Steve Says CHAPPIE Is Conceptually Good, But Fails In Its Execution

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We have all thought about how it would be to have robots on this planet that take the place of human beings. Right now all we really have is the robot vacuum cleaner and I just can’t see spending $400+ on a vacuum. In Neill Blomkamp’s latest movie, we are introduced to a group of robots that are meant to help humans in the police force. They have been able to clean up crime in South Africa and everyone seems to be happy until the criminals start fighting back. Well, if everyone was happy, we wouldn’t have a movie.


Deon Wilson (Dev Patel) created these robots and obviously wants to see them succeed. When one of them gets destroyed he actually wants to try a new experiment that involves giving a robot human-like feelings. His boss, Michelle Bradley (Sigourey Weaver) is having none of it and wants the robot that was destroyed to be completely decommissioned. After finally figuring out the correct code for the human-like feelings, Deon decides to proceed regardless of what his boss has told him.


Let’s move on to one of the not so happy people. That would be Deon’s co-worker, Vincent Moore (Hugh Jackman). Vincent has designed another robot to help clean the streets of crime. Although his robot is much more of a destructive robot that might be more suitable for a war of some kind, he tries his best to get it approved to be used in the streets to fight normal crime. His battle is one that he is going to lose and it will not sit well with him.


Then there is the gang. There has to be a gang, right? Led by Ninja and Yolandi, they lead a 3 member gang (I didn’t say it was a big gang) that needs money fast. They seek out Deon to pressure him to give them the remote that shuts down to police bots so they can pull off a heist. The problem is that there is no such thing and they have to settle for kidnapping the damaged robot along with Deon and they force him to build the robot with the human-like feelings. What a mess. They teach the robot (Chappie) to speak a certain way and walk a certain way, but when it comes to shooting people during a potential heist, Chappie refuses because he won’t commit a crime and he won’t injure a human. Oh and here is something that happens and I feel I need to preface it with “this actually happened.” There is a scene in which Yolandi is reading Chappie a bedtime story. A bedtime story. Let that sink in for a moment or two and take a look at Ninja and his yellow gun.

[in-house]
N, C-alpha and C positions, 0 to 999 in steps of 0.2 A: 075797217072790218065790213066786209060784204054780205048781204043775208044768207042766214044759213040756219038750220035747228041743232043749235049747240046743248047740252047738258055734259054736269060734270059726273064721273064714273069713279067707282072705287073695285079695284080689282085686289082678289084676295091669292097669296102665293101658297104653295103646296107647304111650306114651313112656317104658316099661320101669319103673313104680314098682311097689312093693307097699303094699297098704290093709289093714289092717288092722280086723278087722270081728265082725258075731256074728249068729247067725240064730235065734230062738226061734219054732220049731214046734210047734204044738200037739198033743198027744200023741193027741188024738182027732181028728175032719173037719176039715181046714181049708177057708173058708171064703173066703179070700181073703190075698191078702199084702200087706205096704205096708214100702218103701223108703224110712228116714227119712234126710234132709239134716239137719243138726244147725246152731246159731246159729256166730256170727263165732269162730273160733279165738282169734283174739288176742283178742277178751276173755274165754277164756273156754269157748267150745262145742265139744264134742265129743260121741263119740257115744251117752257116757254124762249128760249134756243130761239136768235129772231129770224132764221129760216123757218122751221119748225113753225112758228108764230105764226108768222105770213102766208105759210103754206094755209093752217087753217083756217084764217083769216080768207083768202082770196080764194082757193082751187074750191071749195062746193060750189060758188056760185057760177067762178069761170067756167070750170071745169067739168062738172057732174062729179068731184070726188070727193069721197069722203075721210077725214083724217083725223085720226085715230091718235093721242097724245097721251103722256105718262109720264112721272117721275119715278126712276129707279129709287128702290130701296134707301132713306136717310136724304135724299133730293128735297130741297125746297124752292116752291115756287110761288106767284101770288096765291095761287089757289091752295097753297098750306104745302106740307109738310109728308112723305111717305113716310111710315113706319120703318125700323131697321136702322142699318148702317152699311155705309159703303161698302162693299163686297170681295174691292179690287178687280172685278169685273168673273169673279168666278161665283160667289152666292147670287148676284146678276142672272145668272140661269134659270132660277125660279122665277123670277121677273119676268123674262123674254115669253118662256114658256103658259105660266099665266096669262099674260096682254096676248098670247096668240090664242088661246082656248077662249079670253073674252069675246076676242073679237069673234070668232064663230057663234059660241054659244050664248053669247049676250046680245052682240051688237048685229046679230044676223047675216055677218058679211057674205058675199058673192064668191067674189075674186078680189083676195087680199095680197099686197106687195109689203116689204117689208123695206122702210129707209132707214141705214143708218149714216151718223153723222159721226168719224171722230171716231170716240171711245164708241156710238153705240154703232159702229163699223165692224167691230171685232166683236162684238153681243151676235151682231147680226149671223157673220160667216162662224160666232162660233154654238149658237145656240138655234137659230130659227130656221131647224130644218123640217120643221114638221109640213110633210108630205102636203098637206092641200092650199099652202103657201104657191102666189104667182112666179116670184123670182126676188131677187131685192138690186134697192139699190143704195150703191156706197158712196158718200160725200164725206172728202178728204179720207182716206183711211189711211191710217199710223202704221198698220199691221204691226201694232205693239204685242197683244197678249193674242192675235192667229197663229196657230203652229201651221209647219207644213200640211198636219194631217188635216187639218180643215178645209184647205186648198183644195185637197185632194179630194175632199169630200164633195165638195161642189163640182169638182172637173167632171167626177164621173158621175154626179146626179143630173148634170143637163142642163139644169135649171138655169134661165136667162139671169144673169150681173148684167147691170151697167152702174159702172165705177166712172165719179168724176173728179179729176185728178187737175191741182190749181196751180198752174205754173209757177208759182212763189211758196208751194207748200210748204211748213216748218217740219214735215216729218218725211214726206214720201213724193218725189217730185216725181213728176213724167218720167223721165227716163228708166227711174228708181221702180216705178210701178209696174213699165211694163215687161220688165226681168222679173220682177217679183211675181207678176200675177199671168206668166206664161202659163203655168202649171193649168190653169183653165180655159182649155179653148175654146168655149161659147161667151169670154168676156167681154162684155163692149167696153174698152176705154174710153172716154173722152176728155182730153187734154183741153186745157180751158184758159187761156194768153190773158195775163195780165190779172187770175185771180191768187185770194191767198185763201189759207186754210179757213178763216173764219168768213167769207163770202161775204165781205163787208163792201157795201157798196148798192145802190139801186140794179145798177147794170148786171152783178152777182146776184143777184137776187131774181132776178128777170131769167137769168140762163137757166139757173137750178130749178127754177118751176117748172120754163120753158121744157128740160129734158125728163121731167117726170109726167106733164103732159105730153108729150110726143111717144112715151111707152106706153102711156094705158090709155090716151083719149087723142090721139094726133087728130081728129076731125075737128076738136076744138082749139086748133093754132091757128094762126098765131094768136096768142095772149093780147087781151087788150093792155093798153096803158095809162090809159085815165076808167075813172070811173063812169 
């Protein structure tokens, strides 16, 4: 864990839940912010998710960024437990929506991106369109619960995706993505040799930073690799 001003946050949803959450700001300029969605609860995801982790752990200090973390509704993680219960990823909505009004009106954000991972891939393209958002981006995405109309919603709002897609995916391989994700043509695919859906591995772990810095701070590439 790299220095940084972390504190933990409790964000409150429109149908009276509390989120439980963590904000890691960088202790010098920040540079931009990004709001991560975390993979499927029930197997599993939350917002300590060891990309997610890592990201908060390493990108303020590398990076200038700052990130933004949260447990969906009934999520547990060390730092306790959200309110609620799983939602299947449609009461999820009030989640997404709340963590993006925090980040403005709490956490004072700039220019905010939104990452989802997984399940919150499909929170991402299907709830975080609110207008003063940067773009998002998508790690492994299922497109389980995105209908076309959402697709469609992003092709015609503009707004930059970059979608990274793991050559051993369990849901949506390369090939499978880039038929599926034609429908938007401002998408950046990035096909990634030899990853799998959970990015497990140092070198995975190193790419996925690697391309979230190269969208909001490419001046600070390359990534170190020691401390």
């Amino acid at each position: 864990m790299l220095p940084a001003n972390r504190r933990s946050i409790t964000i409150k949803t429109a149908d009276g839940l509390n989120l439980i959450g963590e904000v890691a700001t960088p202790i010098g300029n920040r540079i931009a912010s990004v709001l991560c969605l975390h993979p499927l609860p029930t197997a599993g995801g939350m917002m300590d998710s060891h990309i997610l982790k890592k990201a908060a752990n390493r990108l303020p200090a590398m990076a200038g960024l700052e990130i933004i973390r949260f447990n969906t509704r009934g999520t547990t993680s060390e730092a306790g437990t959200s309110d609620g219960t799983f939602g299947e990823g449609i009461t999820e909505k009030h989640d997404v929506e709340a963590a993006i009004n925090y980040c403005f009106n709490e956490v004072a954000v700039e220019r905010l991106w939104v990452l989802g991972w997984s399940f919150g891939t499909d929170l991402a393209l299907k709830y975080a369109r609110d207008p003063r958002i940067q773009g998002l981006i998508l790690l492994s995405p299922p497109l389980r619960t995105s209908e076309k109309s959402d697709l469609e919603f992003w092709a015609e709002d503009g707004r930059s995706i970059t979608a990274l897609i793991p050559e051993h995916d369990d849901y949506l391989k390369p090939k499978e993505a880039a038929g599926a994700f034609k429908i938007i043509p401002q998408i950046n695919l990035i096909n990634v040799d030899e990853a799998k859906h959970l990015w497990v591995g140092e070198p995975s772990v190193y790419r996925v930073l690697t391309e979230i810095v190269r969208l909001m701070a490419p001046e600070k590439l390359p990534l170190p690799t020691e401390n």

As I state in the title of the review, the concept of Chappie is actually pretty good. I just wish that Neill Blomkamp could have built upon his ideas from District 9 just a bit. Oh and perhaps they could have invested in some better actors. I had zero problems with the job that Patel and Jackman did, although Jackman isn’t at his best in this one. The problem is that we see so much of Ninja and Yolandi that is becomes a cluster pretty quickly. They are in an actual band called Die Antwoord and those are actually their names and they are actually from South Africa. The issue is that they are really, REALLY bad. For me, they completely ruined the movie. They were so outlandishly annoying that I just wanted the movie to be over with and I wanted to go watch Short Circuit so that I could cleanse my mind with a good robot movie.

Final Word

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